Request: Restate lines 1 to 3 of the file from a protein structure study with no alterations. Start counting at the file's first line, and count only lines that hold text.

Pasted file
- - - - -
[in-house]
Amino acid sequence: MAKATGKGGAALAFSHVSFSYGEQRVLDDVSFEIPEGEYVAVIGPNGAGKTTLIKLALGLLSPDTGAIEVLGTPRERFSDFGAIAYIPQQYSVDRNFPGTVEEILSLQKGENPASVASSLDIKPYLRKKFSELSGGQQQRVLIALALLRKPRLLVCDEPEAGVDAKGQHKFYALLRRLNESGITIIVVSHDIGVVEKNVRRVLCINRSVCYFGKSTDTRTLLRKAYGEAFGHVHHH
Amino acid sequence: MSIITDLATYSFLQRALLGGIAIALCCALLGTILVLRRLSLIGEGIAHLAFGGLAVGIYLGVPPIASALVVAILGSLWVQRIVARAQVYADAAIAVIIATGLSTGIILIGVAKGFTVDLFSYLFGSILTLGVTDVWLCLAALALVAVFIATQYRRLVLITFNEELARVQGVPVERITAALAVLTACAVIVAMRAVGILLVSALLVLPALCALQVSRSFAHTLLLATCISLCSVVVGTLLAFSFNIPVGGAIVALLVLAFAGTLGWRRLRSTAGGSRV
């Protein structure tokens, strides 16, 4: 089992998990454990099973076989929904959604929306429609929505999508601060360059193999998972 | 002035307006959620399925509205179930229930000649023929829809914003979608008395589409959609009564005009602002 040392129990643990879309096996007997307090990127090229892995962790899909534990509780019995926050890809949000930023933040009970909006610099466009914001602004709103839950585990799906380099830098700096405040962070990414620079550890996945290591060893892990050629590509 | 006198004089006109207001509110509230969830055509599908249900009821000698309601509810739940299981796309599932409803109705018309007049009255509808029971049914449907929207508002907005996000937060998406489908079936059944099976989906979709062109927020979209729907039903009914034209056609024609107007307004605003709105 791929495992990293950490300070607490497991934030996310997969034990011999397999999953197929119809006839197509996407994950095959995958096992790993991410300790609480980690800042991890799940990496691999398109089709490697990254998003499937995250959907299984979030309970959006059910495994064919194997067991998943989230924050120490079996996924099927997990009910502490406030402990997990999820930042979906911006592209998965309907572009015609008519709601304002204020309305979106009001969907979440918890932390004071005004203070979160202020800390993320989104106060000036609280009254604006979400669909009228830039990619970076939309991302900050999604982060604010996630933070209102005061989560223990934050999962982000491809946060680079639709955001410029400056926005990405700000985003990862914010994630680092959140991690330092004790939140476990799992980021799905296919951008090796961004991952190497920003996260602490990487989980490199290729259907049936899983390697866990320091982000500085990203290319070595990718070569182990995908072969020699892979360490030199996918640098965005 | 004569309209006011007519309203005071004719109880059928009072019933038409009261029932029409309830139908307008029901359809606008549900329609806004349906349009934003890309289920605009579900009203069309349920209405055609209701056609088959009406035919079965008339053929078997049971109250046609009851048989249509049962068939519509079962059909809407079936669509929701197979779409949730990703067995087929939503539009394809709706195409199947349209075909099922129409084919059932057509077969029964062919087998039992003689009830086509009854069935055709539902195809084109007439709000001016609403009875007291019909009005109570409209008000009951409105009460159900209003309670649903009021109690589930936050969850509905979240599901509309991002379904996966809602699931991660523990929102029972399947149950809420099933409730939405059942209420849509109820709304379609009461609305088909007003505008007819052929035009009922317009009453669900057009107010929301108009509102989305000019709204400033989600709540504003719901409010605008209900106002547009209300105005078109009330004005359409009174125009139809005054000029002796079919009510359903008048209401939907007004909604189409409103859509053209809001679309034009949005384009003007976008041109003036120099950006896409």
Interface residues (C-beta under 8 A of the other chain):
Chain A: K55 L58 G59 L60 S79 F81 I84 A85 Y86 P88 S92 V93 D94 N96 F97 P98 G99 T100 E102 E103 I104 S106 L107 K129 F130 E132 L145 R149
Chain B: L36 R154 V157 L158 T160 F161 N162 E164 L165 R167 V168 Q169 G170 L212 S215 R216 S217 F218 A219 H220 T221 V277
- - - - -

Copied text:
[in-house]
Amino acid sequence: MAKATGKGGAALAFSHVSFSYGEQRVLDDVSFEIPEGEYVAVIGPNGAGKTTLIKLALGLLSPDTGAIEVLGTPRERFSDFGAIAYIPQQYSVDRNFPGTVEEILSLQKGENPASVASSLDIKPYLRKKFSELSGGQQQRVLIALALLRKPRLLVCDEPEAGVDAKGQHKFYALLRRLNESGITIIVVSHDIGVVEKNVRRVLCINRSVCYFGKSTDTRTLLRKAYGEAFGHVHHH
Amino acid sequence: MSIITDLATYSFLQRALLGGIAIALCCALLGTILVLRRLSLIGEGIAHLAFGGLAVGIYLGVPPIASALVVAILGSLWVQRIVARAQVYADAAIAVIIATGLSTGIILIGVAKGFTVDLFSYLFGSILTLGVTDVWLCLAALALVAVFIATQYRRLVLITFNEELARVQGVPVERITAALAVLTACAVIVAMRAVGILLVSALLVLPALCALQVSRSFAHTLLLATCISLCSVVVGTLLAFSFNIPVGGAIVALLVLAFAGTLGWRRLRSTAGGSRV